Returning to Stockport’s Eve studios where the band cooked together, went swimming, took walks, and relaxed in the soundwaves of an occasional gong bath, Henry, Sid and Esme called a family reunion under the watchful whisker-twitching of studio cat, Adam (“He was probably a producer in a past life,” they say). With keysman Alex now adding texture through his classically trained know-how, they re-joined engineer Joel, and producer Marta Salogni (Liars, Björk, The Moonlandingz) whose vast expertise of drones, delays and mad effects were so intrinsic to their Disco Volador vision – sketched out by the band in Sharpie doodles on the studio wall. “Marta is so positive, she has a great way of getting the best out of us,” guitarist, Henry tells. “Marta is the 5th Orielle,” affirms Sid. “Because we’d worked together before, we were even tighter; it’s a shared mind-set.” For Marta, the feeling is mutual; “It’s sonic tidying really, the band just do their thing and I work with that.”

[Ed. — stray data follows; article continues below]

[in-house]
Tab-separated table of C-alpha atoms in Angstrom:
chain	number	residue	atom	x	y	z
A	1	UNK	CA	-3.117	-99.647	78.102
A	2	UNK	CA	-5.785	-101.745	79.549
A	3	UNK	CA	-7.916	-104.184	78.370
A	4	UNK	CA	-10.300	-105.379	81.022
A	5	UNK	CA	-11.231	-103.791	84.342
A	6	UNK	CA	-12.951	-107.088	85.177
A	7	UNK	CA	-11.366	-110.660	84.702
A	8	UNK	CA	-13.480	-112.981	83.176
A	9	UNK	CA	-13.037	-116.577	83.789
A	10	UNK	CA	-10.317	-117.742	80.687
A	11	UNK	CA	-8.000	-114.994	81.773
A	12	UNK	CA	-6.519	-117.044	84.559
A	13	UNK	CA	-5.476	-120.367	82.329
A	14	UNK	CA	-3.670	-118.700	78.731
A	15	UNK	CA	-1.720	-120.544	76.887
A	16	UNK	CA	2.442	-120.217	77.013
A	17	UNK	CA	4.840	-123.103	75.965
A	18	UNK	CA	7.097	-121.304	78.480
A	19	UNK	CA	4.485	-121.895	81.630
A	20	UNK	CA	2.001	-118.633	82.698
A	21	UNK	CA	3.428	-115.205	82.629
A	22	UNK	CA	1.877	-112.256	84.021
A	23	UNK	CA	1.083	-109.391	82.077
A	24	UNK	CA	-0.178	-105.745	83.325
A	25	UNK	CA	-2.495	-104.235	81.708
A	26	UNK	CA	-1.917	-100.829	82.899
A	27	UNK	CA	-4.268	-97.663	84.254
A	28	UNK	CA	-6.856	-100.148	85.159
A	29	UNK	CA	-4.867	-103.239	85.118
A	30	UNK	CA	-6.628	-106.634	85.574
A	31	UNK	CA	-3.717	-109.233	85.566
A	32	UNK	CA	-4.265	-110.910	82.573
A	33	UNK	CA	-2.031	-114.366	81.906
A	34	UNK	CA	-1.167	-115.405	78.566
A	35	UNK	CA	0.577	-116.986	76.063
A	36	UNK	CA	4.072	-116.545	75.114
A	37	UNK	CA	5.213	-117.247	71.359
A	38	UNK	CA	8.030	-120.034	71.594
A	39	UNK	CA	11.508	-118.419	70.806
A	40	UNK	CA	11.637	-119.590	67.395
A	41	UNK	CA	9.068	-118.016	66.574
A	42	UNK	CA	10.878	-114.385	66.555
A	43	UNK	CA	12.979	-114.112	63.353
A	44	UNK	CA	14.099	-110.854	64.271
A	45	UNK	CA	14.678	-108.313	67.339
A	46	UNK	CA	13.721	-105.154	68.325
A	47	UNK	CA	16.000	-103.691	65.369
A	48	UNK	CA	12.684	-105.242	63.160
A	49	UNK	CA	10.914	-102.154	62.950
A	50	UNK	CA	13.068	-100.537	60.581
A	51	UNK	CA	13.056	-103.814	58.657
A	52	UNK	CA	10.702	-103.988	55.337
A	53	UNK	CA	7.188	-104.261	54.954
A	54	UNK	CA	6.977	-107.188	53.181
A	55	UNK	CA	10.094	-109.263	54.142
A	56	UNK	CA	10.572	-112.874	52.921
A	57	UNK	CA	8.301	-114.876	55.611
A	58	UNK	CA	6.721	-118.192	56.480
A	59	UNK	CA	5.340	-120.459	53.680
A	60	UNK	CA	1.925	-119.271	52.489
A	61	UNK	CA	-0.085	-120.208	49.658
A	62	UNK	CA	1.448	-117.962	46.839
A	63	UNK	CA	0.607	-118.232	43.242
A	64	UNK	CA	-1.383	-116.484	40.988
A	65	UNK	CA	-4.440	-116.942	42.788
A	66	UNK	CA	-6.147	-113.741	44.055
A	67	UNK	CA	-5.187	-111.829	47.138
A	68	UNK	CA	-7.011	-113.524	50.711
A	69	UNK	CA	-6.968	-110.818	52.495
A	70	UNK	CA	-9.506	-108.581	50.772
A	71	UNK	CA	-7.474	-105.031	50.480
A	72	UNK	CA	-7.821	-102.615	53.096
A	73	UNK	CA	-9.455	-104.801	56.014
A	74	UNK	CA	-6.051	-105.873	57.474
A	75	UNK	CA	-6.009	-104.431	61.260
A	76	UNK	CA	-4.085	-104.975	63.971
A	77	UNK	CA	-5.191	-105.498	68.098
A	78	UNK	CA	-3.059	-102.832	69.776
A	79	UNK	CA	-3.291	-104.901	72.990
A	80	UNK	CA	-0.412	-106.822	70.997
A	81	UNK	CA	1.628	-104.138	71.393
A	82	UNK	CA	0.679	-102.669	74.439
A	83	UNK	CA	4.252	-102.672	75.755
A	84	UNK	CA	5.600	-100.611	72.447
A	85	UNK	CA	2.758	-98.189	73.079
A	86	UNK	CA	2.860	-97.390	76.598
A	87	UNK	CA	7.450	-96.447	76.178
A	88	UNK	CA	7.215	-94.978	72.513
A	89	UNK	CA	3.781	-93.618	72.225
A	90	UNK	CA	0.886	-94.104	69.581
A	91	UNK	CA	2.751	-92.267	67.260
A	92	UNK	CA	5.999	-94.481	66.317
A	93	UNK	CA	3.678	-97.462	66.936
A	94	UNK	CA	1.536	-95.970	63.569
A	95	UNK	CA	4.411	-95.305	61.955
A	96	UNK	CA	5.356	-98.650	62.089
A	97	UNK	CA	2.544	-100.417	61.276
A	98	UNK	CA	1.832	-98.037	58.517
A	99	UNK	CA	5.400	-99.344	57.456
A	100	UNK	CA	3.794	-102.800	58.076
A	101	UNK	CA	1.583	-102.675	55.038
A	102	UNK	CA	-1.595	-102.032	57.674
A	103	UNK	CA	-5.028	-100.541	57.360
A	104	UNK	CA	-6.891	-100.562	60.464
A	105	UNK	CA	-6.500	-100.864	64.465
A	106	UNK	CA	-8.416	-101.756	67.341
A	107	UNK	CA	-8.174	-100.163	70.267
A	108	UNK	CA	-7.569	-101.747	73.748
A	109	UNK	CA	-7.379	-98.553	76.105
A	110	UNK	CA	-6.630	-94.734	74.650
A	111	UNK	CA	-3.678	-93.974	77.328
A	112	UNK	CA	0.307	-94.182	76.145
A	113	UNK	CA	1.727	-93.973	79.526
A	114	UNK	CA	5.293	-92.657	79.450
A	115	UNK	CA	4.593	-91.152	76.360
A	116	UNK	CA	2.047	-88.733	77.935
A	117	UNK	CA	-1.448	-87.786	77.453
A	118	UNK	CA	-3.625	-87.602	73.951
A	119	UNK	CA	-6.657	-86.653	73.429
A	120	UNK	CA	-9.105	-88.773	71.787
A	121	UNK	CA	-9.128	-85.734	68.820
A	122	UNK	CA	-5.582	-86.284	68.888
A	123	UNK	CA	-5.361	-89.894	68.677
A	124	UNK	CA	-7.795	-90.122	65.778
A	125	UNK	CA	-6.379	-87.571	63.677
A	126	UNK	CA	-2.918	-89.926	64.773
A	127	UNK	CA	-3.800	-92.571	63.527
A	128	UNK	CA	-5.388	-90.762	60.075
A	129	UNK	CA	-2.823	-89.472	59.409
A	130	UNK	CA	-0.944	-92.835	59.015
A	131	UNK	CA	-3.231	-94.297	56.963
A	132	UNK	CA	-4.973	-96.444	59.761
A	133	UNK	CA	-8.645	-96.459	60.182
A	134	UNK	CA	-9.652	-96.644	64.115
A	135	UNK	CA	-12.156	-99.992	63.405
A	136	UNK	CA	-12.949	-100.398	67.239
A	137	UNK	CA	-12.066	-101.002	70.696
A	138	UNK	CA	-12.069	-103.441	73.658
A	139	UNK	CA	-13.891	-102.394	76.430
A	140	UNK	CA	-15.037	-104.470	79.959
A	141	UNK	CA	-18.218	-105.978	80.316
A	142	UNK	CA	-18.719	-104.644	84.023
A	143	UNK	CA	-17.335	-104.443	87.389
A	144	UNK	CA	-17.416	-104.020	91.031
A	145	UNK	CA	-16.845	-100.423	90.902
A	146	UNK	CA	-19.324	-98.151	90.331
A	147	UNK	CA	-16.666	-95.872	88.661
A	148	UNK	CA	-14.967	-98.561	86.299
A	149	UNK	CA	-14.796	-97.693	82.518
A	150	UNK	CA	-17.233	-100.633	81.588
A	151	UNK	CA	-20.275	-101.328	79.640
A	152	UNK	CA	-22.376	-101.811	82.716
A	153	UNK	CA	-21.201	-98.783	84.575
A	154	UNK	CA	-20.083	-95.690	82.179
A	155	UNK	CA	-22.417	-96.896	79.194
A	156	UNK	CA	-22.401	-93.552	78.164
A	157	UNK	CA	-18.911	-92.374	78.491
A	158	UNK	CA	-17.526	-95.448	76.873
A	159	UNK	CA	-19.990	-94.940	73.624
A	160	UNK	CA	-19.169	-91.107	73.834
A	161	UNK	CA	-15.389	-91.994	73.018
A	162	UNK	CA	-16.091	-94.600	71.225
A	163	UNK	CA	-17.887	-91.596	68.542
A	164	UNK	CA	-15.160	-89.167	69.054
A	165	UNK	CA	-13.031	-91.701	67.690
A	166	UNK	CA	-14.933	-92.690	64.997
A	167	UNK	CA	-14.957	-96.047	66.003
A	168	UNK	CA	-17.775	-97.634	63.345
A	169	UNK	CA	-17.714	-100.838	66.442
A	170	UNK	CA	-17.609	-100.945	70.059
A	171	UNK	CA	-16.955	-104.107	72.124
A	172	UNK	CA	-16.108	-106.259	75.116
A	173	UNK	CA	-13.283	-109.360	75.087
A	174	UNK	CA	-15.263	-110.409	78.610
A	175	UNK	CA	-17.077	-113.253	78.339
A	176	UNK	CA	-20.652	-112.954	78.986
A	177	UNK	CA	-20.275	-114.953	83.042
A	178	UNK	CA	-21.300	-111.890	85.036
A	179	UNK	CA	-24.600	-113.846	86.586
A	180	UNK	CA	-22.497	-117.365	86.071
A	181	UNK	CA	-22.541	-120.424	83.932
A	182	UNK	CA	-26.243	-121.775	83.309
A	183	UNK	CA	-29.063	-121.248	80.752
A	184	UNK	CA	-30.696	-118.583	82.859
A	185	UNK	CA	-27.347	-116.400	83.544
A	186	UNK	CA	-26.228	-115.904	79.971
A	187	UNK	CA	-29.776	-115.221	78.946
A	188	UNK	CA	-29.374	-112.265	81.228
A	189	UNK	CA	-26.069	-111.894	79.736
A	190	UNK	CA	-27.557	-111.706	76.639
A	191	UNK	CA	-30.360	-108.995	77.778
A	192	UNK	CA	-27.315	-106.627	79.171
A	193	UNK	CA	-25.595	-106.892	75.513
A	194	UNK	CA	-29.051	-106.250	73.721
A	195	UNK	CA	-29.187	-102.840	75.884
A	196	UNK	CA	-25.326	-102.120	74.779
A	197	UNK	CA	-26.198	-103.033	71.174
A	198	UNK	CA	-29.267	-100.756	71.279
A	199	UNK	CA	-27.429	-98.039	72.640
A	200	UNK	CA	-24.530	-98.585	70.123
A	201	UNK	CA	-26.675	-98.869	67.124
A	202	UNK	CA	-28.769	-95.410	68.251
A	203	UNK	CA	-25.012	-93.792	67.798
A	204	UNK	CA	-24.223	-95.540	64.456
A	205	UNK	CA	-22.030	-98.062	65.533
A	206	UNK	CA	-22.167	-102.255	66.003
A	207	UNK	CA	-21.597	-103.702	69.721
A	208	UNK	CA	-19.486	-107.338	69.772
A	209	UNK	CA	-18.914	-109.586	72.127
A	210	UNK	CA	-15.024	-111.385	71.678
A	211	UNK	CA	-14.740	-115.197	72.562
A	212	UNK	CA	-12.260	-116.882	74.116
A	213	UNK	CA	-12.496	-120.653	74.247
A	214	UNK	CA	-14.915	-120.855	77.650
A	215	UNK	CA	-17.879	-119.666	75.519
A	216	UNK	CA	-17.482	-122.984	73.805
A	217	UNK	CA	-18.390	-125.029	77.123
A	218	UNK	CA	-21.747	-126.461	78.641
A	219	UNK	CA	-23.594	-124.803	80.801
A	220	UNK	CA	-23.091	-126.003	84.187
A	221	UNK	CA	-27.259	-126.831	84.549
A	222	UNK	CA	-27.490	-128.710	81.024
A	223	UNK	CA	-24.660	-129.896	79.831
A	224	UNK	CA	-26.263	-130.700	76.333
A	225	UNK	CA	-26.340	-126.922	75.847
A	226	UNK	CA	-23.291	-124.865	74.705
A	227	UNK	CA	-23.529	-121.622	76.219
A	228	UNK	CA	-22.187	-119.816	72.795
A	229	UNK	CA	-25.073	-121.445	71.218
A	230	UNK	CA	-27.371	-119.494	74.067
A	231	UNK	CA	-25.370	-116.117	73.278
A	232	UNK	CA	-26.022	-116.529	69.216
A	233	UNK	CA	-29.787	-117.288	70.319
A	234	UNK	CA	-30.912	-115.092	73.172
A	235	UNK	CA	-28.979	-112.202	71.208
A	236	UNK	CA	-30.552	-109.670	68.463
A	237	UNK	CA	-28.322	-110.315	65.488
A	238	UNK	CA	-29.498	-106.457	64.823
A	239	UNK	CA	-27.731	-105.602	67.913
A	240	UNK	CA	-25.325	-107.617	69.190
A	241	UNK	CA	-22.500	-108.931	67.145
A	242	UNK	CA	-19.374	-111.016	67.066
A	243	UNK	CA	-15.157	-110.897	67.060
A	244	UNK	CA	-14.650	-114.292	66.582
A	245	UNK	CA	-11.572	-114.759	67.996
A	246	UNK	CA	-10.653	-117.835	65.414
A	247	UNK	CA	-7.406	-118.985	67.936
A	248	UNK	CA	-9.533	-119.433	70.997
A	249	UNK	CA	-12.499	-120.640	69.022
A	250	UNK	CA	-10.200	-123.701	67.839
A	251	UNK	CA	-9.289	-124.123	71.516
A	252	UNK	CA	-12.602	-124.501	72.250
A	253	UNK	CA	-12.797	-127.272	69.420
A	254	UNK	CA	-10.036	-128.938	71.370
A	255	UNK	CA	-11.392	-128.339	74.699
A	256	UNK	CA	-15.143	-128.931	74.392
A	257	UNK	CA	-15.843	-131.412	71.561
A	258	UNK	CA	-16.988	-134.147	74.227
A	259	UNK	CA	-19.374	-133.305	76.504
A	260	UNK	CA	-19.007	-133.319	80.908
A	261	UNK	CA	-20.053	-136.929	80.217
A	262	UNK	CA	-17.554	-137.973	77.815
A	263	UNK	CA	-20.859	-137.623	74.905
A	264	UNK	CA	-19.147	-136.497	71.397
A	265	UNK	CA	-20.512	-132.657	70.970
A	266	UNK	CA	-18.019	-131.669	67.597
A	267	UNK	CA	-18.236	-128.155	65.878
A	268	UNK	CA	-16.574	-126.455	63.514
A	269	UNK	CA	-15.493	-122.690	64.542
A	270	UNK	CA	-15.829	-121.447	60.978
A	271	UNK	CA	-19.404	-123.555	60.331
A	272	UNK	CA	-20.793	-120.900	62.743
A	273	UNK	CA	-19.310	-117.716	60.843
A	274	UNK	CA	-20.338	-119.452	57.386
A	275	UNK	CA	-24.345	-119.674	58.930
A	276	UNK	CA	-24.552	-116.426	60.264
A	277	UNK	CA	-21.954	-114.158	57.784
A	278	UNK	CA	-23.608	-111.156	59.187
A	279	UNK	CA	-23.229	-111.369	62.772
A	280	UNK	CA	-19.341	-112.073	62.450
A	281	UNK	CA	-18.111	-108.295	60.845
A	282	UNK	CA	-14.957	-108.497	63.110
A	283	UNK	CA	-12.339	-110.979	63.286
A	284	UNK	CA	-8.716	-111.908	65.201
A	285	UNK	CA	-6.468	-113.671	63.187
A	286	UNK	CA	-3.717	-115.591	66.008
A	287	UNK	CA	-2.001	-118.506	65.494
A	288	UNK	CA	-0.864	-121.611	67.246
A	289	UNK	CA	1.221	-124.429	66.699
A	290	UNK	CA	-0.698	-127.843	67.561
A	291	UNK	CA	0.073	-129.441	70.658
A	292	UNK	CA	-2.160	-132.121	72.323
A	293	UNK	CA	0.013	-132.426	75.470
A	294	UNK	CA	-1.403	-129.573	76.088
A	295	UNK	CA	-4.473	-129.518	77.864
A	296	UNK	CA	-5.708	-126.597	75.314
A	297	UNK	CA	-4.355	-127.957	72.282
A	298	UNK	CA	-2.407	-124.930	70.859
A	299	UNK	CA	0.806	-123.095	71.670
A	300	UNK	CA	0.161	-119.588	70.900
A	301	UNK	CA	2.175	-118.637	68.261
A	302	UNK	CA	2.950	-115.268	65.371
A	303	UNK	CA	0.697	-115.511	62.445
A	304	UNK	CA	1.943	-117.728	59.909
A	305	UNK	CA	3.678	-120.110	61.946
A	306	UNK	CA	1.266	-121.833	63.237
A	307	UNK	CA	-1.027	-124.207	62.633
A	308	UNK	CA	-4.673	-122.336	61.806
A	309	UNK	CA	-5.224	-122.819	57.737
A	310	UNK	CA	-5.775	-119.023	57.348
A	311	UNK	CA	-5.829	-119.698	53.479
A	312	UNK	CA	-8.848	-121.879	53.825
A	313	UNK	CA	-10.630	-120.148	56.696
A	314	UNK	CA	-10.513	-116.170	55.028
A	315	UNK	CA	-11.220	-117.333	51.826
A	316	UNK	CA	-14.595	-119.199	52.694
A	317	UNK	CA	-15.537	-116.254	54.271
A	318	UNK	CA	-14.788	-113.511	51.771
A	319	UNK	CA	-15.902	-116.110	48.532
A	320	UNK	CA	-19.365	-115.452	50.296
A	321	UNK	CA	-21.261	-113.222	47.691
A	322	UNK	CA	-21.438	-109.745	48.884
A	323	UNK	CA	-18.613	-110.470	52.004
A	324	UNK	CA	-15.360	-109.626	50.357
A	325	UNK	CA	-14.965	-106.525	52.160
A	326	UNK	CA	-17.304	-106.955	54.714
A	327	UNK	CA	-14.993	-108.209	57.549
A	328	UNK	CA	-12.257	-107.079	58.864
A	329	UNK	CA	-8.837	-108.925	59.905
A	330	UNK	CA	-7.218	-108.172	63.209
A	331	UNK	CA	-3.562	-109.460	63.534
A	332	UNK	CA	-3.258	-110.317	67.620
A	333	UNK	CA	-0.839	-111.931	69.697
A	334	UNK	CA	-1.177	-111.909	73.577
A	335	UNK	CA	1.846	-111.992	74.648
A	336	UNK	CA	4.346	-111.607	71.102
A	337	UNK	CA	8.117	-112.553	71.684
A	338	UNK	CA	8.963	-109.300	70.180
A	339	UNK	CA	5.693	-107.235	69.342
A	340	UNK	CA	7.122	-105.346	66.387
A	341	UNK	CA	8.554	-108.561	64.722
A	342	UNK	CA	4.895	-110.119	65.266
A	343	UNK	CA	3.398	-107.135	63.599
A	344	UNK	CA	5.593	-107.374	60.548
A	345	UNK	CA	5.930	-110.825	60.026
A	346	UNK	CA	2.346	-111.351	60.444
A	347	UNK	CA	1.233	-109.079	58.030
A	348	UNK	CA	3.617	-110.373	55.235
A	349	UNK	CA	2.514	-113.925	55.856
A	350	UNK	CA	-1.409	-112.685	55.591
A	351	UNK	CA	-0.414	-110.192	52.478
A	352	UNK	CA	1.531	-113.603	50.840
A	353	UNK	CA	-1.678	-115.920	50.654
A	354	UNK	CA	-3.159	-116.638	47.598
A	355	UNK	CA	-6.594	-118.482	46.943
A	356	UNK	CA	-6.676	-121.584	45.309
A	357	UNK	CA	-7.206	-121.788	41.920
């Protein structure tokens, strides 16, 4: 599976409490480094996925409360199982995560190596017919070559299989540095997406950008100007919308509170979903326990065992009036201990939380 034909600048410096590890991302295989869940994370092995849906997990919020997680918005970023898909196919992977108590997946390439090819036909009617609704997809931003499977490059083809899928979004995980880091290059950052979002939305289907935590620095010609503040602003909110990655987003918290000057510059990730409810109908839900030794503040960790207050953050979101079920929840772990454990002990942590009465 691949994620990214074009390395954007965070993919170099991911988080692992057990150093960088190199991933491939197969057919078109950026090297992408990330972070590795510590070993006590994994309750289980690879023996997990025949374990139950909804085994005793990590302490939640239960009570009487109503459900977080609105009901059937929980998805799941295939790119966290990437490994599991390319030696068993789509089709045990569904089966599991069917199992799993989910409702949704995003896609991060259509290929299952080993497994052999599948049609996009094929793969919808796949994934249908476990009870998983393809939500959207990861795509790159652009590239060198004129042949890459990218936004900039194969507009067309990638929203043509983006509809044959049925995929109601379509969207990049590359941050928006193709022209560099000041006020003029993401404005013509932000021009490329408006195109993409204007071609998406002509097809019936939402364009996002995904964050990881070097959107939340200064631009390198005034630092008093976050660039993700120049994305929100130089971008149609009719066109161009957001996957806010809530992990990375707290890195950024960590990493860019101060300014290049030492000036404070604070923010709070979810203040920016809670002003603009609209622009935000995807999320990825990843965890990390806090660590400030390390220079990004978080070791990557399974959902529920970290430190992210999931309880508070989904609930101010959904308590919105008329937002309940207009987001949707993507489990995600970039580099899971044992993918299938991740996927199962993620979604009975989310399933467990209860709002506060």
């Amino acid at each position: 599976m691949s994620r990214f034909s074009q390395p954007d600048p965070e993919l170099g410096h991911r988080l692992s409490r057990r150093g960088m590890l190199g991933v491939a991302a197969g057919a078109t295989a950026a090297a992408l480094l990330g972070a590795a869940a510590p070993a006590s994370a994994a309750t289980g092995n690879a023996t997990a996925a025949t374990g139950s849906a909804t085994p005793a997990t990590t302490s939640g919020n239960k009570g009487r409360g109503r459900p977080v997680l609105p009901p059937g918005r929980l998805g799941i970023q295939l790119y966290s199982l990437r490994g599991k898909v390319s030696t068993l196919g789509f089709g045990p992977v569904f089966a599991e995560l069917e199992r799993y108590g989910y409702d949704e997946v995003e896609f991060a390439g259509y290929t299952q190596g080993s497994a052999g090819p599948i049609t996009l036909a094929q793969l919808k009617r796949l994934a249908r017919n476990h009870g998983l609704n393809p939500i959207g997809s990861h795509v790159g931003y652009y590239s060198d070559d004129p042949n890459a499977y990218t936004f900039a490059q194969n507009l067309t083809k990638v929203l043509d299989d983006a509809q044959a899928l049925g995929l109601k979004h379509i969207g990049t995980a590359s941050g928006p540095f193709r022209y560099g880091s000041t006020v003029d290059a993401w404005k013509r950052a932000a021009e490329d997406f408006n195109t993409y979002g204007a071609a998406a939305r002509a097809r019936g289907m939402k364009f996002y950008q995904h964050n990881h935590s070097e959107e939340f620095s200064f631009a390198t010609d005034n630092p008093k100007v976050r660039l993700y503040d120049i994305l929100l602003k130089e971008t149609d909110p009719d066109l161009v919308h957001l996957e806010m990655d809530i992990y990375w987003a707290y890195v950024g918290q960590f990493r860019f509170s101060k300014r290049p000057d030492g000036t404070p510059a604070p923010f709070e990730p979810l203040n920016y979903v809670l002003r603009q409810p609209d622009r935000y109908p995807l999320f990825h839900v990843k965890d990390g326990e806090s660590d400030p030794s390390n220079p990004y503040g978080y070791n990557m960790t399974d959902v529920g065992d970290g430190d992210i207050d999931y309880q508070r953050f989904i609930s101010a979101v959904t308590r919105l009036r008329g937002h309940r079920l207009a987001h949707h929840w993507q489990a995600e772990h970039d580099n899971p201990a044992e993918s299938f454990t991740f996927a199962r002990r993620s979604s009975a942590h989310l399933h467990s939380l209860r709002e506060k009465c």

Built from instrumentals around the concept of “boogie to space, space to boogie,” Disco Volador’s energy comes from the melodic fission of tension and release. Recurring motifs explore space, not only of earth’s celestial atmosphere, but also what happens within the gaps and how sound manipulation has the power to carry, or displace, its listener. “We like throwing in wide curveballs by taking the music somewhere different then figuring our way back… like jumping off,” says Henry. “Jez from ACR taught us about pauses and that’s massive on this record; space can be the most beautiful part of a song.” In fact, by unleashing the tension with their own smattering of esoteric noise through delay pedal fuckery, the layered poetics on ‘Whilst The Flowers Look’ and ‘Memoirs of Miso’s saxophone stylistics (loaned by Glasgow band Lylo’s Iain McCall), filling voids is exactly what gives the album its magic. “Those unplanned moments are great,” Sid says, “mistakes can become something special. For these next shows we’ll have to change our tech spec up so much!”